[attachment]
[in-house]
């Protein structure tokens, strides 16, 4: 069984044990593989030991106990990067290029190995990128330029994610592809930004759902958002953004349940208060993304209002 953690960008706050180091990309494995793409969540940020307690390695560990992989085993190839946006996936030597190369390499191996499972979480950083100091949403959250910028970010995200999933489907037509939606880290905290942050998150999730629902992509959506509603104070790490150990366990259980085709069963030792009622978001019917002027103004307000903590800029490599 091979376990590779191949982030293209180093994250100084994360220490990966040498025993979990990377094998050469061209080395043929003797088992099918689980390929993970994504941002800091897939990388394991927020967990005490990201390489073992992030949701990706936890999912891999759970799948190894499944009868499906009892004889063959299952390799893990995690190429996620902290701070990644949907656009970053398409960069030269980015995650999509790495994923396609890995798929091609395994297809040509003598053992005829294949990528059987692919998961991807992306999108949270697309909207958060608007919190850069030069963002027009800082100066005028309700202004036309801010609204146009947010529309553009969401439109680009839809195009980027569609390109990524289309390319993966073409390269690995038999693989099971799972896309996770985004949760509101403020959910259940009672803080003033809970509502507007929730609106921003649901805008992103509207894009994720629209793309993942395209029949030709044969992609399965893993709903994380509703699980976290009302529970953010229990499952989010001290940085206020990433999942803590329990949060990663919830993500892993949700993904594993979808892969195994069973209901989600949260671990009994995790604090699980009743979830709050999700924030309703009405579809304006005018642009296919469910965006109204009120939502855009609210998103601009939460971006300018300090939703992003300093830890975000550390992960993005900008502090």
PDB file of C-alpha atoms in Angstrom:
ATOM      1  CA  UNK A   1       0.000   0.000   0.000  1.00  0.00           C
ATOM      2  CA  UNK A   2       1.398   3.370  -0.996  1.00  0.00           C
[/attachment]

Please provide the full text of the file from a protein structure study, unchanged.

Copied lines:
[in-house]
């Protein structure tokens, strides 16, 4: 069984044990593989030991106990990067290029190995990128330029994610592809930004759902958002953004349940208060993304209002 953690960008706050180091990309494995793409969540940020307690390695560990992989085993190839946006996936030597190369390499191996499972979480950083100091949403959250910028970010995200999933489907037509939606880290905290942050998150999730629902992509959506509603104070790490150990366990259980085709069963030792009622978001019917002027103004307000903590800029490599 091979376990590779191949982030293209180093994250100084994360220490990966040498025993979990990377094998050469061209080395043929003797088992099918689980390929993970994504941002800091897939990388394991927020967990005490990201390489073992992030949701990706936890999912891999759970799948190894499944009868499906009892004889063959299952390799893990995690190429996620902290701070990644949907656009970053398409960069030269980015995650999509790495994923396609890995798929091609395994297809040509003598053992005829294949990528059987692919998961991807992306999108949270697309909207958060608007919190850069030069963002027009800082100066005028309700202004036309801010609204146009947010529309553009969401439109680009839809195009980027569609390109990524289309390319993966073409390269690995038999693989099971799972896309996770985004949760509101403020959910259940009672803080003033809970509502507007929730609106921003649901805008992103509207894009994720629209793309993942395209029949030709044969992609399965893993709903994380509703699980976290009302529970953010229990499952989010001290940085206020990433999942803590329990949060990663919830993500892993949700993904594993979808892969195994069973209901989600949260671990009994995790604090699980009743979830709050999700924030309703009405579809304006005018642009296919469910965006109204009120939502855009609210998103601009939460971006300018300090939703992003300093830890975000550390992960993005900008502090």
PDB file of C-alpha atoms in Angstrom:
ATOM      1  CA  UNK A   1       0.000   0.000   0.000  1.00  0.00           C
ATOM      2  CA  UNK A   2       1.398   3.370  -0.996  1.00  0.00           C